• Look for the warning signs listed above.
  • Understand that no role or position exempts a person from being a predator.
  • If something feels wrong in your gut, it probably is — trust your parental instincts. 
  • Keep the communication open between you and your child and let them know they can come to you about anything.
  • Talk to your children about their time away from you and find out details about what they did and how they felt.
  • Talk to your children about sexual abuse and arm them with the knowledge they need to avoid it.
  • Tell your children no one should ever hurt them, make them feel uncomfortable or touch them inappropriately — not even people they know and trust.


Your children are much more likely to be sexually abused than abducted and more often than not, it is by someone you as a parent have deemed safe.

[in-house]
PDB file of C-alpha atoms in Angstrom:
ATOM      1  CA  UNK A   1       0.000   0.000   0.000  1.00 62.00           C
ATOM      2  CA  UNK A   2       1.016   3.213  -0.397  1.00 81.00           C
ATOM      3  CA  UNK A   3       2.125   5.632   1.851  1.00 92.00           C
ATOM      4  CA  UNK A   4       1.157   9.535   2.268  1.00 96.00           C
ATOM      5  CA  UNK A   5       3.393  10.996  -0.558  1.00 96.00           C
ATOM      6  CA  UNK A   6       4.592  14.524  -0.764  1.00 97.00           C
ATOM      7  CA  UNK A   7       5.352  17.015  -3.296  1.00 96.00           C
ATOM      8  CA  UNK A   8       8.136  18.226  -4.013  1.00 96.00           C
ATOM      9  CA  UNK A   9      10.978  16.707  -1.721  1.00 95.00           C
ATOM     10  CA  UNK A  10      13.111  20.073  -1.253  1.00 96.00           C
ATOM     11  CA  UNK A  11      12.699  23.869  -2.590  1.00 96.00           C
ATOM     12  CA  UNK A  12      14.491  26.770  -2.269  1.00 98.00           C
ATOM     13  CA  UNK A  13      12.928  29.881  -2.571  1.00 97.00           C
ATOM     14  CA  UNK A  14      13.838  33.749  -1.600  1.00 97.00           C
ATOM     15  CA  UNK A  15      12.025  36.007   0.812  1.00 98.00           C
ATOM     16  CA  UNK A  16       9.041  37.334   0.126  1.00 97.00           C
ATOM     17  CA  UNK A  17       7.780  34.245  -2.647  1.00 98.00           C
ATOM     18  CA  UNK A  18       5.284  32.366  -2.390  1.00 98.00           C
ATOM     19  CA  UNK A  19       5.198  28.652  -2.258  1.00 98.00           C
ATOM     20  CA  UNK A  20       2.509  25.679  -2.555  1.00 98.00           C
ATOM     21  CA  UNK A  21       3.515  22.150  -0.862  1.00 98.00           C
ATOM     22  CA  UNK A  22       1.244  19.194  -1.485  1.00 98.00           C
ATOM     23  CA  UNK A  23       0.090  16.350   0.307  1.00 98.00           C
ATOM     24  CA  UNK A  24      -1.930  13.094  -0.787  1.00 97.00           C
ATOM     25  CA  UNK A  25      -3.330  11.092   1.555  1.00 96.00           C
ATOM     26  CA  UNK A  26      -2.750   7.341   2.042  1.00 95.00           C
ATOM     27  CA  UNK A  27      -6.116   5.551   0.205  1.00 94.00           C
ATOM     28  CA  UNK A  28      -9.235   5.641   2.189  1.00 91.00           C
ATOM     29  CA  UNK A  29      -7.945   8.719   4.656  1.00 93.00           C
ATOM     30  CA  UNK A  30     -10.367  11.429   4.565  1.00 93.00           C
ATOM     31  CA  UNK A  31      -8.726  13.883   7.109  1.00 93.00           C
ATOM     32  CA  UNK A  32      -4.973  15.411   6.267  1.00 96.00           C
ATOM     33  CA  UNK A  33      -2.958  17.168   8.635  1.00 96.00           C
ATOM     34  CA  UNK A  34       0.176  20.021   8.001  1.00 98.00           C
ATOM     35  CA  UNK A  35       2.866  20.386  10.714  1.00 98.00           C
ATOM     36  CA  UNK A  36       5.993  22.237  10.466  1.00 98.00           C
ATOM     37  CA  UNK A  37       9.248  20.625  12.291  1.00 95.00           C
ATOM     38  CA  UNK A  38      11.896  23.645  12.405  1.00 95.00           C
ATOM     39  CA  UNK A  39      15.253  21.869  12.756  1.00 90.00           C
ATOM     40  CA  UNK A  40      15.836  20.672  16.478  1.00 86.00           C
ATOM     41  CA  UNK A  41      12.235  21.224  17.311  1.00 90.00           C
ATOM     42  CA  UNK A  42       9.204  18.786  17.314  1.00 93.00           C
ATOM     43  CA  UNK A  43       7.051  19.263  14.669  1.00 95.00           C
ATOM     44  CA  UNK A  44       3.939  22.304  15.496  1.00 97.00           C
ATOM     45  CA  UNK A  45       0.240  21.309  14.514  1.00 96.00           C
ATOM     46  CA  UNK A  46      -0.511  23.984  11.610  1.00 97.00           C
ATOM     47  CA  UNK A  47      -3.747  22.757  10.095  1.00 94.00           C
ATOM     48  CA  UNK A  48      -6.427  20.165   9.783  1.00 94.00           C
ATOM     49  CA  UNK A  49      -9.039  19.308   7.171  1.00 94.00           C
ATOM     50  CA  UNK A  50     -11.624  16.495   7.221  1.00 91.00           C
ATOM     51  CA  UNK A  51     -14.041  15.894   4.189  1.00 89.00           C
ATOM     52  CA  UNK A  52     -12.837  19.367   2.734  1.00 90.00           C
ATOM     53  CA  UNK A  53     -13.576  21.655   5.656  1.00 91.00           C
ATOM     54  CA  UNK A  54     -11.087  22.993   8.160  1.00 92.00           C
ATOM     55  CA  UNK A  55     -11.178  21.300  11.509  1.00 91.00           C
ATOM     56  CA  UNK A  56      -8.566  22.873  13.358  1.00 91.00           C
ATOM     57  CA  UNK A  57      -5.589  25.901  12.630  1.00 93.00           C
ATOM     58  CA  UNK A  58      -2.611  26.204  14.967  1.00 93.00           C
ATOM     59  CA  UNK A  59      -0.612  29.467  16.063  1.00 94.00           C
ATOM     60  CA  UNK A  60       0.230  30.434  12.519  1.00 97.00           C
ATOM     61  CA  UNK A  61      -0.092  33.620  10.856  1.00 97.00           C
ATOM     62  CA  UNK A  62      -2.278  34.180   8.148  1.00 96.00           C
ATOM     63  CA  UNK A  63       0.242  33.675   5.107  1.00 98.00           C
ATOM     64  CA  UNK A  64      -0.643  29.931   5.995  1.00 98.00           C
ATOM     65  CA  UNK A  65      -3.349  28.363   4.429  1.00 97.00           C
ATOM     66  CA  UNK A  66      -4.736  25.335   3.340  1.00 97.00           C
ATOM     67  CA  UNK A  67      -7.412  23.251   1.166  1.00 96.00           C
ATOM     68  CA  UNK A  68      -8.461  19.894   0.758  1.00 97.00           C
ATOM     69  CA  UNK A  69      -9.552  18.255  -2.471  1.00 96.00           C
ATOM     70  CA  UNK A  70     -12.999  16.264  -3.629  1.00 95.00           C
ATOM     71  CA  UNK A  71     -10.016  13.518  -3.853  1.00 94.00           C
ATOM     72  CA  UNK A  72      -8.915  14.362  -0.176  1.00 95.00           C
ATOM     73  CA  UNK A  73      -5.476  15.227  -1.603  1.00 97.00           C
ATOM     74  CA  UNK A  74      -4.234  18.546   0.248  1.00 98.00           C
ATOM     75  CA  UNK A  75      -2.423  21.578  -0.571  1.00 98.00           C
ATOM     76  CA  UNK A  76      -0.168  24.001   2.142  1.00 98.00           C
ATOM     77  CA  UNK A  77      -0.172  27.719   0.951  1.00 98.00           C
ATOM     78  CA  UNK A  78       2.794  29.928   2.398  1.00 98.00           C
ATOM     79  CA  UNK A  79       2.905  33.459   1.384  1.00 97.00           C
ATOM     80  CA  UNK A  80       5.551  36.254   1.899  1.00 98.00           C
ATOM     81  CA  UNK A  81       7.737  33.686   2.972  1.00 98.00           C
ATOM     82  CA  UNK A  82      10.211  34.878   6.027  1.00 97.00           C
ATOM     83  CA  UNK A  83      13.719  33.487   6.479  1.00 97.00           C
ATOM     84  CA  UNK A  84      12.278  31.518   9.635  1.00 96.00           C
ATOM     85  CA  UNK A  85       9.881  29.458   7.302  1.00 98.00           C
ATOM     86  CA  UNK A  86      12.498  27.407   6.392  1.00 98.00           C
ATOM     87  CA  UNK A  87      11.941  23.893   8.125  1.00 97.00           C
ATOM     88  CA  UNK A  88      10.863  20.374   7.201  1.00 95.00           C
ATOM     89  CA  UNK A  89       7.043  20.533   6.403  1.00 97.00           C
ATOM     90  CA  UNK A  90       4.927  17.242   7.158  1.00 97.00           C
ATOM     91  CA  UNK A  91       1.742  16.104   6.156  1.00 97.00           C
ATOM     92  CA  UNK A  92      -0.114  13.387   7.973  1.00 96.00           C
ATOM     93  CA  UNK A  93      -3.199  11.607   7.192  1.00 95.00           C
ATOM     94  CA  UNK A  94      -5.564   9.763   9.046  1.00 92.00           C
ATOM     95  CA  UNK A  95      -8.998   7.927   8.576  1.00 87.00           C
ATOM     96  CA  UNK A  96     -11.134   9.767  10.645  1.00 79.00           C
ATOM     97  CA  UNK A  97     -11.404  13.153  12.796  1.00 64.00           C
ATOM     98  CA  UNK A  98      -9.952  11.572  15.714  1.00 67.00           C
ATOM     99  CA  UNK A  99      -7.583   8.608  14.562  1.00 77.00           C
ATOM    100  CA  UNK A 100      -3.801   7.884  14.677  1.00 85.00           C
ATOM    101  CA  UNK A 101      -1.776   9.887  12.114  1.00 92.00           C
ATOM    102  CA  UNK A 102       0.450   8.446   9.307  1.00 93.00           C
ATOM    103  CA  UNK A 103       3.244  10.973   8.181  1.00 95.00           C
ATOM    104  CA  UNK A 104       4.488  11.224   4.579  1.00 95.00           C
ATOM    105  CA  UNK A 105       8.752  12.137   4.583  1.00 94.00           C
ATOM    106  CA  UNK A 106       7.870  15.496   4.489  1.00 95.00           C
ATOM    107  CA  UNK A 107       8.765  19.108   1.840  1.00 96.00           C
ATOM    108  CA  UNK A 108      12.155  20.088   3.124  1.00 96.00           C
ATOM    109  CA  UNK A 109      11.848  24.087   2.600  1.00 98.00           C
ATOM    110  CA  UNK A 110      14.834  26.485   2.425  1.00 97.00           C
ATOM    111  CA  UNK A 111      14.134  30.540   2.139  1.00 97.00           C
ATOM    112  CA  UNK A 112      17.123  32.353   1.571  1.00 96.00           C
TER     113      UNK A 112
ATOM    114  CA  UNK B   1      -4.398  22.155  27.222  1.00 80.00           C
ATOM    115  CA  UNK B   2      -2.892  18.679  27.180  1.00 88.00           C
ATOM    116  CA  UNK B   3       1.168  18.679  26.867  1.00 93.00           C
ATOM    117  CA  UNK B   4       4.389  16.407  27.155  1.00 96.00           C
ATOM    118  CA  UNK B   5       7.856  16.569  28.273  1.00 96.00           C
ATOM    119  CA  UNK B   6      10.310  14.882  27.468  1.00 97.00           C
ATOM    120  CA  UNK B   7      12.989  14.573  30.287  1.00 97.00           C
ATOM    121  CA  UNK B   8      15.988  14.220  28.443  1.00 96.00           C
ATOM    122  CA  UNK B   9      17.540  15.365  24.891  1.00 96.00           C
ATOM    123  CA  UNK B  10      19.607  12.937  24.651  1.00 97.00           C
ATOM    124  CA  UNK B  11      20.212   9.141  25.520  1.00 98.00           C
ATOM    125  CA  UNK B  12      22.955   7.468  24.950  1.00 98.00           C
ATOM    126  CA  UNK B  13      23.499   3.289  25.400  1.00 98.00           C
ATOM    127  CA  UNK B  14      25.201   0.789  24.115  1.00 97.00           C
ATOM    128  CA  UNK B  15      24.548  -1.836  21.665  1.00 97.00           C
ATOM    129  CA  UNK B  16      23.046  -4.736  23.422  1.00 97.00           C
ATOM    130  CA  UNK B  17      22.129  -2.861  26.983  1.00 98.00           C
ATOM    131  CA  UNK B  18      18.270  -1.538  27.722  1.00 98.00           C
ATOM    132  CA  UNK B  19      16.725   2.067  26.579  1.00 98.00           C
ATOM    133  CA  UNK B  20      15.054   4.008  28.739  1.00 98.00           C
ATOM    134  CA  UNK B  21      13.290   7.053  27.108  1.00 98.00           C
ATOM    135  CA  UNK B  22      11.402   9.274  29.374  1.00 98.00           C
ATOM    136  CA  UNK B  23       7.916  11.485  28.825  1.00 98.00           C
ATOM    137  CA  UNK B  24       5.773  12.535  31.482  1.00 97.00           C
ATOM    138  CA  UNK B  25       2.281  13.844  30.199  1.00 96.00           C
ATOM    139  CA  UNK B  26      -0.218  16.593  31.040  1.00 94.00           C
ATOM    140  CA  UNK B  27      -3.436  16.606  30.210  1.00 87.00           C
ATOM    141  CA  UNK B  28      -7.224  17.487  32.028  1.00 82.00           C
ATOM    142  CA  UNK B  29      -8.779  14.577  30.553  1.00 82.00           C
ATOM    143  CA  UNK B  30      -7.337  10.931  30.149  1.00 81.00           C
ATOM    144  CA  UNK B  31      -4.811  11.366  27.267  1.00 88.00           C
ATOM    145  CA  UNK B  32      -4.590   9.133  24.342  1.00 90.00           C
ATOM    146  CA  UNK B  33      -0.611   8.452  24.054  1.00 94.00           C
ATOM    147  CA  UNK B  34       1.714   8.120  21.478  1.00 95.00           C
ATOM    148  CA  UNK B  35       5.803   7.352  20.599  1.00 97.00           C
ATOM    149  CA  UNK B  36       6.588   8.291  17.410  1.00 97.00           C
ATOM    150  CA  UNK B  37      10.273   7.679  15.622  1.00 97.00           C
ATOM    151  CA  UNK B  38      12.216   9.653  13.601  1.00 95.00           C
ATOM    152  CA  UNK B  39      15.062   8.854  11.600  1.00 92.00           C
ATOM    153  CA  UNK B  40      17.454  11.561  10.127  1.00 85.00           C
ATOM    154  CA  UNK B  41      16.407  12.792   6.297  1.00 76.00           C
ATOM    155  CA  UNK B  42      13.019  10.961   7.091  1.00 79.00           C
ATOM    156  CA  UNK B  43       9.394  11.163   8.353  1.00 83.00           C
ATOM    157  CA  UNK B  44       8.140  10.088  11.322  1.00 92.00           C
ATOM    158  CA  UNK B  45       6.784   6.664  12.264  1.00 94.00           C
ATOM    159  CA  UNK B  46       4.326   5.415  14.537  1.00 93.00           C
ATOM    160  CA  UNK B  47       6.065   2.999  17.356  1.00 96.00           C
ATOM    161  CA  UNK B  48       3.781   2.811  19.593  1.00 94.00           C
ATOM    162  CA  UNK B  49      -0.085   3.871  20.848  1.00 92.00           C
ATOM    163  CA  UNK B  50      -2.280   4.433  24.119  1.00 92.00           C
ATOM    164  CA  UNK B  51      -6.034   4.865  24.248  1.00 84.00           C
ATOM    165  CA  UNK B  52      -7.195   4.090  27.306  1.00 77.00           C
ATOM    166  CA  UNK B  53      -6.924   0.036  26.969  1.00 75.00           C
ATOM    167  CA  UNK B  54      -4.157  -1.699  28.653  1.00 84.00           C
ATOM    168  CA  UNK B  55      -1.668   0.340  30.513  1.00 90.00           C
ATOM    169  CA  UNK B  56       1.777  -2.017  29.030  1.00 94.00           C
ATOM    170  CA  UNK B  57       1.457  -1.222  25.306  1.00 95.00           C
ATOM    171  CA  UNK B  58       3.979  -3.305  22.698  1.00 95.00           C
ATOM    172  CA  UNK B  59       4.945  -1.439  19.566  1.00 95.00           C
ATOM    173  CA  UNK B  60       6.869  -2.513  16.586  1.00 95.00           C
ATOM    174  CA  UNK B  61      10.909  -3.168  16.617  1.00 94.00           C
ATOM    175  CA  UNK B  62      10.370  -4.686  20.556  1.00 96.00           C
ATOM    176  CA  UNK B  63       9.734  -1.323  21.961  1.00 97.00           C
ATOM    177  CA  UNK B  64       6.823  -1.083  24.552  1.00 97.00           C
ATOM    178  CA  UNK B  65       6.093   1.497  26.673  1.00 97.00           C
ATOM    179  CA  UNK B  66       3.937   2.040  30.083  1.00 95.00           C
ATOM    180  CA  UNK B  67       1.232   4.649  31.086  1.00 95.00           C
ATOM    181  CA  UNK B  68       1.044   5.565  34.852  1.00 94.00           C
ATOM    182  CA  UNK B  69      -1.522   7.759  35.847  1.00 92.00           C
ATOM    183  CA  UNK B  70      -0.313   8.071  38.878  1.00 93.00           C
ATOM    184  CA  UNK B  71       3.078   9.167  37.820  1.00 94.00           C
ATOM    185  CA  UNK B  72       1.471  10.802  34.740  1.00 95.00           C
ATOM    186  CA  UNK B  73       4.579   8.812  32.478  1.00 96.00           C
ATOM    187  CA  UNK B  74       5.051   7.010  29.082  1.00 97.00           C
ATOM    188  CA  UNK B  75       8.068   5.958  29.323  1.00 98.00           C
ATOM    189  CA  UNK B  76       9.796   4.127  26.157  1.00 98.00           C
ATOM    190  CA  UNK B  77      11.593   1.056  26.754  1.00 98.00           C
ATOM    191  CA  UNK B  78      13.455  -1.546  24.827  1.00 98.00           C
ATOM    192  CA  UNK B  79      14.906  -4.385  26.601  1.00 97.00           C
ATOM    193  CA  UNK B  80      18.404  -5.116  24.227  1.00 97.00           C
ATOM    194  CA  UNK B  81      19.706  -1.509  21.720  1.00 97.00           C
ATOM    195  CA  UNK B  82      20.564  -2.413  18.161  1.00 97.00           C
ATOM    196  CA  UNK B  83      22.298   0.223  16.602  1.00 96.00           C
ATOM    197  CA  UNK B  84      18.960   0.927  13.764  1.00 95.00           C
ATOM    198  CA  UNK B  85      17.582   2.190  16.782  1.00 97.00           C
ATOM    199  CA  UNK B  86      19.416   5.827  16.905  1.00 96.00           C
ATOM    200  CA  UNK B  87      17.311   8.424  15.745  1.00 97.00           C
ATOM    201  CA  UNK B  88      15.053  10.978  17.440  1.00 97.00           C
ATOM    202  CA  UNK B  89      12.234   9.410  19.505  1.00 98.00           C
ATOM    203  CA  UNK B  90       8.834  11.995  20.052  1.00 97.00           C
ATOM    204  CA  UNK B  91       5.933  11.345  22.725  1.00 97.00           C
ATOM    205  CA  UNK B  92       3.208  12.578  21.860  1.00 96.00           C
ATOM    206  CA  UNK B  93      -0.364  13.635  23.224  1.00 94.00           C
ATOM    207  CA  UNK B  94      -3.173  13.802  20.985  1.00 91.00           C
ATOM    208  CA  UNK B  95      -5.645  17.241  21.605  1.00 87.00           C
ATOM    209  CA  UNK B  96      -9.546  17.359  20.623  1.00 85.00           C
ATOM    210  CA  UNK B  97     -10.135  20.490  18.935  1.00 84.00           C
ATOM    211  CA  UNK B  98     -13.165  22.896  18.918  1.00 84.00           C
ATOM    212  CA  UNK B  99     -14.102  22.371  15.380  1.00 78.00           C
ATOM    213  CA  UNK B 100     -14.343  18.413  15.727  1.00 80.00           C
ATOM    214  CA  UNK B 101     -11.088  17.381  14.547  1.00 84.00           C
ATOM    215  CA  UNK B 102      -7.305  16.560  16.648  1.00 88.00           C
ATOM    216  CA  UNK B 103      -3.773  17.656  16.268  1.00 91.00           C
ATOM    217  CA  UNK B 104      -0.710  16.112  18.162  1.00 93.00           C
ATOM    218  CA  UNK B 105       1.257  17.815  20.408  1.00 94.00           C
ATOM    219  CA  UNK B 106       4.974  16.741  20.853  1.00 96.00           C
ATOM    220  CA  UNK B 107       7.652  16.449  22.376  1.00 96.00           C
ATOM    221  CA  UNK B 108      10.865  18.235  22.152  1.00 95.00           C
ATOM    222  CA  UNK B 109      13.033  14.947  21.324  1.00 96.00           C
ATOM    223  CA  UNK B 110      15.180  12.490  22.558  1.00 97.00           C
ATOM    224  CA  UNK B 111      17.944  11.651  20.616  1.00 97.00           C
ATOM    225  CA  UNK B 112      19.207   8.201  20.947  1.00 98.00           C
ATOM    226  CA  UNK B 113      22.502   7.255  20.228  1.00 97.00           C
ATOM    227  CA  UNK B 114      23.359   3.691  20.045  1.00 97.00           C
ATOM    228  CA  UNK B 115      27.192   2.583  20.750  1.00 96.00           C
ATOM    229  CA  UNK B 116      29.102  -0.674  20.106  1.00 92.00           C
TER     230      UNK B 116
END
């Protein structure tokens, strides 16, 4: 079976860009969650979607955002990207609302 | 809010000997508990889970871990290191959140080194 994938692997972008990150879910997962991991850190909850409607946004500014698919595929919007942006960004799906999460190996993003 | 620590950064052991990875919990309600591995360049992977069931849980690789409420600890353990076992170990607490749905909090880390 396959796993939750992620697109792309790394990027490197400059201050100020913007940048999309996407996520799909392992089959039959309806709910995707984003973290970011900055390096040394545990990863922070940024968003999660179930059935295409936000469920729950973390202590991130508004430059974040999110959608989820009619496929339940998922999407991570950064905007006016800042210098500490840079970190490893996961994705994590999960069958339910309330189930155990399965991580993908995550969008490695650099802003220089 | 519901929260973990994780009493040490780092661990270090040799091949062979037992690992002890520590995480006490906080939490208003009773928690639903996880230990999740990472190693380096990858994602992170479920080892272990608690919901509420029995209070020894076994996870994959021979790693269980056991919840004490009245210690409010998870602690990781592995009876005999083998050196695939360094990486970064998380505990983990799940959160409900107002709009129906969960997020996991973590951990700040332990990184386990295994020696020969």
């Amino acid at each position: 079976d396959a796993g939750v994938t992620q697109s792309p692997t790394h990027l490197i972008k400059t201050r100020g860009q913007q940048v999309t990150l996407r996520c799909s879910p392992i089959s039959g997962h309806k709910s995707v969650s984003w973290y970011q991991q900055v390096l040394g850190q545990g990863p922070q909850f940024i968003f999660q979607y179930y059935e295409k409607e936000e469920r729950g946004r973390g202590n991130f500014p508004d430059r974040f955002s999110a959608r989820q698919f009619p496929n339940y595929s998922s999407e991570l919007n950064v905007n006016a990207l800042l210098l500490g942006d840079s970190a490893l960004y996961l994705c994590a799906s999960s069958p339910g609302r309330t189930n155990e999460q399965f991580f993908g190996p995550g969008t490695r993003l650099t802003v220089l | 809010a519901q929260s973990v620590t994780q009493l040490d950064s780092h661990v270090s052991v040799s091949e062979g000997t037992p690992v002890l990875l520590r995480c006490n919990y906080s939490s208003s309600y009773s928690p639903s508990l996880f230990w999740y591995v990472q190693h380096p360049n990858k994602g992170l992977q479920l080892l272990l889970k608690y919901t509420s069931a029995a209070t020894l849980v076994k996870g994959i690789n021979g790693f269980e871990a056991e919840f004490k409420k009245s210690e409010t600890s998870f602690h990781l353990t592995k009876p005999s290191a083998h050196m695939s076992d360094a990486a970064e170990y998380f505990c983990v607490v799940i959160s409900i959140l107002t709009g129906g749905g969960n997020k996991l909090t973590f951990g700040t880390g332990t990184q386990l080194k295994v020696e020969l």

Research conducted by the Centers for Disease Control (CDC) estimates that approximately 1 in 6 boys and 1 in 4 girls will be sexually abused before the age of 18. Even scarier — According to the US Department of Justice (nsopw.org) only 10% of perpetrators were strangers to the child and 23% of the perpetrators were other children!

Just like we allow our children to get on a bike, even though they might fall and get hurt — we have to allow our children to go out into the world and interact with those around them. Just like we make them wear a bicycle helmet, we can arm our children with knowledge that might keep them safe. Knowledge might be the one difference that saves them from being a victim.